Tagged: Webb

An Ace in the Hole

(I apologize ahead of time for the poor analogies and cliche sayings. Bear
with me, I’m crazy.)

Red Sox / Yankees

Let’s consider for a minute that Major League Baseball is just one big game of
high-stakes winner-take-all Texas Holdem’ poker. Now, consider the AL East as a
hand, with each team as a different player at the table. Who wins the hand?
Arguably, you can look at the Red Sox as having a pair of aces in the hole. There’s
not much doubt in the baseball world that Jon Lester is arguably one of the
best young southpaws around, and we all know how baffling Josh Beckett‘s
stuff can be when you’re looking at it from the plate.

Here’s the problem. The Yankees have a pair of kings, and they picked up two more
Kings on the flop (C.C. Sabathia, A.J. Burnett, Mark Teixeira,
Curtis Granderson). Okay, so Sabathia is an ace and Burnett is more like a
Queen, but just bear with me once again for the sake of the metaphor.

Not wanting to fold their hand, the Red Sox are desperately hoping for running aces
to take home the pot. Could you consider John Lackey and Daisuke
Matsuzaka
as aces? Can we run the table for quads of our own? Can the
powerful Yankee hand be beaten?

Exit metaphor. Enter reality.

An article from The Hardball Times sparked my curiosity
regarding the subject. In the article, Kevin Dame looks at Beckett’s 2009
season visually. In his figure, he uses red to represent a quality start (minimum 6 IP,
maximum 3 ER), and blue to represent a non-quality start. Also, he marks the
amount of IP to the side, with the amount of ER per inning. Partial innings are
rounded down for sake of clarity (click on the image for the full size version):

Josh Beckett Season

Looking at the graphic, you can see that Beckett produced 21 quality starts in 2009,
as opposed to just 11 poor starts. However, the part of the graphic that perhaps
says more than the red / blue comparison is the IP and ER / Inning. in no start last
year did Beckett fail to make it into the fifth. Furthermore, he seems to be able to
prevent the big inning from ever happening against him. The problem? When things
go bad, the pain is chronic. Instead of giving up one big inning, he tends to give up
1+ run per inning multiple times throughout the course of a poor outing. Although,
even when this occurs, he seems to manage to keep his head on his shoulders and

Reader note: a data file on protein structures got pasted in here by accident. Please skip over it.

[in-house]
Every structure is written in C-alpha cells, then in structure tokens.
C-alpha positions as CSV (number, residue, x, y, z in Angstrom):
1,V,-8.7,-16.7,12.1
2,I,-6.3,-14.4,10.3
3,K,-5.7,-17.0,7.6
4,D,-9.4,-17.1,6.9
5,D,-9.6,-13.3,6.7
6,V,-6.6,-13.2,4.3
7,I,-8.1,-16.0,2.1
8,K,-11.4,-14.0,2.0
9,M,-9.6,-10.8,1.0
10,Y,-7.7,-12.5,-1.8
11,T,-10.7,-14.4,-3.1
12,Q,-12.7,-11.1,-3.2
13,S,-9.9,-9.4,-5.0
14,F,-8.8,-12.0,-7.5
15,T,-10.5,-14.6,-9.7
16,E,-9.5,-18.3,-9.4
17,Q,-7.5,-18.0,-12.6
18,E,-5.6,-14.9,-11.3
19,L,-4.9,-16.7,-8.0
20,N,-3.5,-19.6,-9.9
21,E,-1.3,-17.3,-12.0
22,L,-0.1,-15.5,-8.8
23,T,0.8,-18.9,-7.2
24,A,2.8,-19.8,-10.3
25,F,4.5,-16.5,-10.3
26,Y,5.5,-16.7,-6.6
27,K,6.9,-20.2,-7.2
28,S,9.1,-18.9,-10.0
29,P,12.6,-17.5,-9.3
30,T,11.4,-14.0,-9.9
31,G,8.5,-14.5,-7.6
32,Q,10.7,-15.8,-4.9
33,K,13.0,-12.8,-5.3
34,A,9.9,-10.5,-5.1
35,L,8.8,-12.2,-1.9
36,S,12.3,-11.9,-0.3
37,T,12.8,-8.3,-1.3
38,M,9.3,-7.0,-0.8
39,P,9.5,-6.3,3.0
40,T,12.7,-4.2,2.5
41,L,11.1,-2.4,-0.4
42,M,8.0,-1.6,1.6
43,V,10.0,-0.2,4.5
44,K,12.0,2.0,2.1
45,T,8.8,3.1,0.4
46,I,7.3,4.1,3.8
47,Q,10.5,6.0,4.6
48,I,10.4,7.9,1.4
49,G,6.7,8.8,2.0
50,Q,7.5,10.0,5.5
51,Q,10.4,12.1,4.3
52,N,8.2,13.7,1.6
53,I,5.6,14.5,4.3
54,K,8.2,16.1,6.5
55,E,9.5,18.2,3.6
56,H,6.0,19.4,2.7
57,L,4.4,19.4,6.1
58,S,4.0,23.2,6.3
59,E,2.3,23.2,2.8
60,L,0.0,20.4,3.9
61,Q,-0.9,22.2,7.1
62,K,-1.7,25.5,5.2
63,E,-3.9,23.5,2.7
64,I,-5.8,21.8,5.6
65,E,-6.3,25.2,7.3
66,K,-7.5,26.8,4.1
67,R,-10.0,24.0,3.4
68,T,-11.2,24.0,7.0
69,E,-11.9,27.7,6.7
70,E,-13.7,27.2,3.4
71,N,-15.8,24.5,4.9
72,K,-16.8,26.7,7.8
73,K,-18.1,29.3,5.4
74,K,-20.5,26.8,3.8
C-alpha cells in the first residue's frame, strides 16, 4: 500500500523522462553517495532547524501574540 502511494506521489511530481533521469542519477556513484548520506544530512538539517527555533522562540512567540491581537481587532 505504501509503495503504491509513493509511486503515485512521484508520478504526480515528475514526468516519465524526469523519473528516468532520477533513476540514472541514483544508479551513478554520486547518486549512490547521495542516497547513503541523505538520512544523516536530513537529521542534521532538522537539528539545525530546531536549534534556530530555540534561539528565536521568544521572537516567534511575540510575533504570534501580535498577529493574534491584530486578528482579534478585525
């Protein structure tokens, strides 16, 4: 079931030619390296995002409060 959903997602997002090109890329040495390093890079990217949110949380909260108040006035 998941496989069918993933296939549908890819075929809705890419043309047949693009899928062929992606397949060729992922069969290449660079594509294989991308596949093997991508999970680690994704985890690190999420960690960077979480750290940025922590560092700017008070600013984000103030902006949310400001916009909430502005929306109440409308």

pitch through it, taking one for the team. In my opinion, that’s what defines an ace
more than anything else, and thus Beckett gets my vote.

This article intrigued me to investigate further. Because of this, I was compelled to
make my own visuals for the rest of the Red Sox starting pitching staff in question
here. First, take a look at Lester:

Jon Lester Season

Looking at Lester’s graphic, he produced more quality starts over the course of the
season than Beckett did. 23 to be exact (with a rain-shortened game holding him
from a potential 24th), with just 9 that were less than stellar. Once again, looking at
the IP and Runs per Inning shows a very glaring problem that Lester needs to solve.
Unlike Beckett who can seemingly get out of an inning, when things go bad for Lester
– they go really, really bad. Instead of preventing the big inning, he seems to
succumb to it. The 4’s, 5’s, and a 6 jump off the page, far too often. However, with
that having been said, when he’s hot he streaks, and he seemingly doesn’t give up
any runs at all. When he has a bad day, it’s a rarity, and aside from the beginning of
the season, they don’t occur in groups. If the season started in May, he’d have been
the hands-down ace of the staff last year. The best stat I see here is that, as a
southpaw, he should have problems in Fenway with the Monster looming, but
somehow he thrives at home. He gives up more runs on the road then he does at
Fenway. To sum all that up, I’d be happy to see him on the mound in any must-win
game, especially in front of the hometown crowd. That makes two aces.

Next is John Lackey:

John Lackey Season

Lots to look at here. First, Lackey was injured until May. Second, his first start of the
season isn’t included, as he was ejected after two pitches, and his last start of the
regular season isn’t included, as he was pulled after 2 innings to keep him fresh for
the post-season. Finally, the last three starts in the figure are from the postseason
against big teams from the AL East (for all you nay-sayers about his ability to pitch in
a division that lives and breathes baseball instead of just treating it as a casual
past-time). 18 quality starts to 10 otherwise. Perhaps the first couple poor starts
could be due to him getting into his groove after coming back from an injury. Who
knows. The biggest thing here is that he’s a work horse. He averaged between 6
and 7 IP per game last season, and pitched 1 CG (although he pitched a full 9
innings on three different occasions only to see it go to extras twice). Like Lester,
when he’s on, runs are hard to find, but when he’s not, they’ll come in bunches.
Expect the best of Beckett and of Lester in one package, but also the flaws of both.
Like Beckett, he’s not going to give in early on in a game – if he’s on the mound,
expect him to be there for the long-haul. It’s unknown how well he’ll do in Fenway,
but with a near no-hitter in his history there, the expansive right field, and an
upgraded Sox defense, you can expect him to be a third ace on the team’s staff,
provided he can stay healthy in 2010.

Matsuzaka’s next:

Daisuke Matsuzaka Season

I don’t know anyone who screams “inconsistency” more than Dice-K. Note that I used
2008’s stats as opposed to his 2009 stats, as it shows his performance over the
course of a full season without significant injuries that could possibly dictate the
quality of his performance. No significant hot streaks, no significant cold streaks.
More often than not, he had a less than stellar start, but his record for the year was
18-3, and 3-0 in the post-season (seen as the last three games on the figure).
Anyone who follows his career knows that he doesn’t give in to hitters. This means
he issues a lot of walks, gets a lot of K’s, and deals with a lot of base runners and
high pitch counts, but somehow gives up very few runs. a good percent of the time,
he won’t last past the 5th or 6th inning, but he very rarely leaves while behind in the
game. With an average run support per game between 5 and 6, you can imagine
that that would equal a lot of wins, provided you have a bullpen that can clean up the
second half of the game, which the Red Sox have been able to do in the past.
Daisuke can be an ace, but he needs to be able to last deeper into games (aka